Next time when you’re eager to complain about the weather during a working day, you should consider the fact that there are numerous planets out there in the vast ocean of our Universe where it’s either too hot or too cold for life to exist at all. The description also applies for the WASP-121b exoplanet that’s located 850 light-years away.
WASP-121b is also called a ‘hot Jupiter’, and the reason is obvious: the exoplanet is a gas giant that reaches between 2,500 and 3,000 degrees Celsius at its surface. That means about the same temperature of the host star, and you have probably already guessed the reason: the star itself is pretty much just as hot as the planet.
Seven metals in WASP-121b’s atmosphere
According to new research published in Astronomy & Astrophysics (https://www.aanda.org/articles/aa/abs/2020/09/aa38365-20/aa38365-20.html), the WASP-121b exoplanet is rich in metals that behave like gases. Astronomers previously concluded that the exoplanet is too hot, and therefore, the atmosphere should be less poor than expected. This means that complex molecules shouldn’t be able to form under such high temperatures.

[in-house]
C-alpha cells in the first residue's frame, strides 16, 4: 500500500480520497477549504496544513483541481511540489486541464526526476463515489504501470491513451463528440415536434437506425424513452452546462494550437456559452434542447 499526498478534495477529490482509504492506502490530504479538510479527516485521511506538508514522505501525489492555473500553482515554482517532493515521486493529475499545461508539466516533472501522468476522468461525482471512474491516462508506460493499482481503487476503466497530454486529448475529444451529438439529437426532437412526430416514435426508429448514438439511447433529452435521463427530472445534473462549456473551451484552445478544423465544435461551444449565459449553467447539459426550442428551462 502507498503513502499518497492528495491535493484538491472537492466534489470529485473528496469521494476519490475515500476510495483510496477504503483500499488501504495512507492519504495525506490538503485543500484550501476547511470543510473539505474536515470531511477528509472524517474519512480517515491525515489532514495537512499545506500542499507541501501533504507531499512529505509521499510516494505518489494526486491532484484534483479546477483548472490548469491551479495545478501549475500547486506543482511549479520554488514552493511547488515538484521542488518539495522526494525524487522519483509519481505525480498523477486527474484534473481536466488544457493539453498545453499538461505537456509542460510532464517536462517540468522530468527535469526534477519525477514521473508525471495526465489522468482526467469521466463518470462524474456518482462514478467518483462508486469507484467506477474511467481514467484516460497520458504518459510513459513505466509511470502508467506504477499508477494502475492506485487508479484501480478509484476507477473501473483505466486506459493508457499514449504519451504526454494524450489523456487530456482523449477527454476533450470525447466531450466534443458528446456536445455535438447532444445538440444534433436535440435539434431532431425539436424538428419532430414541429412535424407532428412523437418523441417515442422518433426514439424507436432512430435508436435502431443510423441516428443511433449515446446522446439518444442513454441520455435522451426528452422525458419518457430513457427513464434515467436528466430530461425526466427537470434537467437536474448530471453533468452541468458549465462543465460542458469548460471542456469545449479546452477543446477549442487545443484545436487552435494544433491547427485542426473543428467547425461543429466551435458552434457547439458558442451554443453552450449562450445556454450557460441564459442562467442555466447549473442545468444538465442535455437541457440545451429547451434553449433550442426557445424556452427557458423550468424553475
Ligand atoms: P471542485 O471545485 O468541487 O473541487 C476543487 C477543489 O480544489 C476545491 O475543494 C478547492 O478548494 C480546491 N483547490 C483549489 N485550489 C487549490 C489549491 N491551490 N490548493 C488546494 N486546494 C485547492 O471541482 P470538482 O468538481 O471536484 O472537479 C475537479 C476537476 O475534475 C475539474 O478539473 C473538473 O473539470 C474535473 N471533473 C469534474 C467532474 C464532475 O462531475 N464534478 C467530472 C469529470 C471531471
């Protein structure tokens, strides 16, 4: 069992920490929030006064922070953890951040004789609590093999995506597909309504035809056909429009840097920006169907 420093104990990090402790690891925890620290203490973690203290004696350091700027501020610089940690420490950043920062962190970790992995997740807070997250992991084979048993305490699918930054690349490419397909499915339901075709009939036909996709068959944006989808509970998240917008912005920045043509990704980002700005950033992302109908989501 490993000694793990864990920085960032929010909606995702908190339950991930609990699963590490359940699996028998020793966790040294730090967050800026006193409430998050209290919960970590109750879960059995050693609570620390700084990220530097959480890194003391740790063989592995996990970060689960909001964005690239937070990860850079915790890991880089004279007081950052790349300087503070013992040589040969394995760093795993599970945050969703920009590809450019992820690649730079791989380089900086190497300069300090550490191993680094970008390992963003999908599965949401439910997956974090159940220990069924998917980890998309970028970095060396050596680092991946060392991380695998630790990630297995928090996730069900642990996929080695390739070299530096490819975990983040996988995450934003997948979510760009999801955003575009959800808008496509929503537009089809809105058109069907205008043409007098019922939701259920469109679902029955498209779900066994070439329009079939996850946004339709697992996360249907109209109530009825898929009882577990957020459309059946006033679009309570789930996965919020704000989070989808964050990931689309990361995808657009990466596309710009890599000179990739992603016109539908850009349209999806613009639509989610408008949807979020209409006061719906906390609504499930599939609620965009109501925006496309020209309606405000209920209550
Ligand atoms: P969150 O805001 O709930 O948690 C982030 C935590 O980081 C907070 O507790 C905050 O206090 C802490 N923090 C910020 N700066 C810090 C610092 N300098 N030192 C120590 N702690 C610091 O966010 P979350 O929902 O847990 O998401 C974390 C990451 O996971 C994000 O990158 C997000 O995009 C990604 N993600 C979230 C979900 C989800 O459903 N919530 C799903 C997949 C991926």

But the earlier studies suggested that molecules containing the vanadium metal and a lack of titanium could explain a part of the WASP-121b’s atmosphere.
Astronomer Jens Hoeijmakers from the Universities of Bern and Geneva in Switzerland, declared:
“Previous studies tried to explain these complex observations with theories that did not seem plausible to me,”
“But it turned out that they were right. To my surprise, we actually found strong signatures of vanadium in the observations.”
With the help of the HARPS spectrograph instrument mounted on the La Silla 3.6m telescope that belongs to the European Southern Observatory, the scientists could recently find the metals in the exoplanet’s atmosphere. There was vanadium, iron, chromium, calcium, sodium, magnesium, and nickel. Surprisingly enough, there was no titanium detected.
“All metals evaporated as a result of the high temperatures prevailing on WASP-121b, thus ensuring that the air on the exoplanet consists of evaporated metals, among other things,”
Now you know where to search for metals if you’ve run out of them. You’ll just have to build somehow a spacecraft that violates Einstein’s statement and therefore travel faster than the speed of light. Nobody has ever done it, but there’s always a start for everything.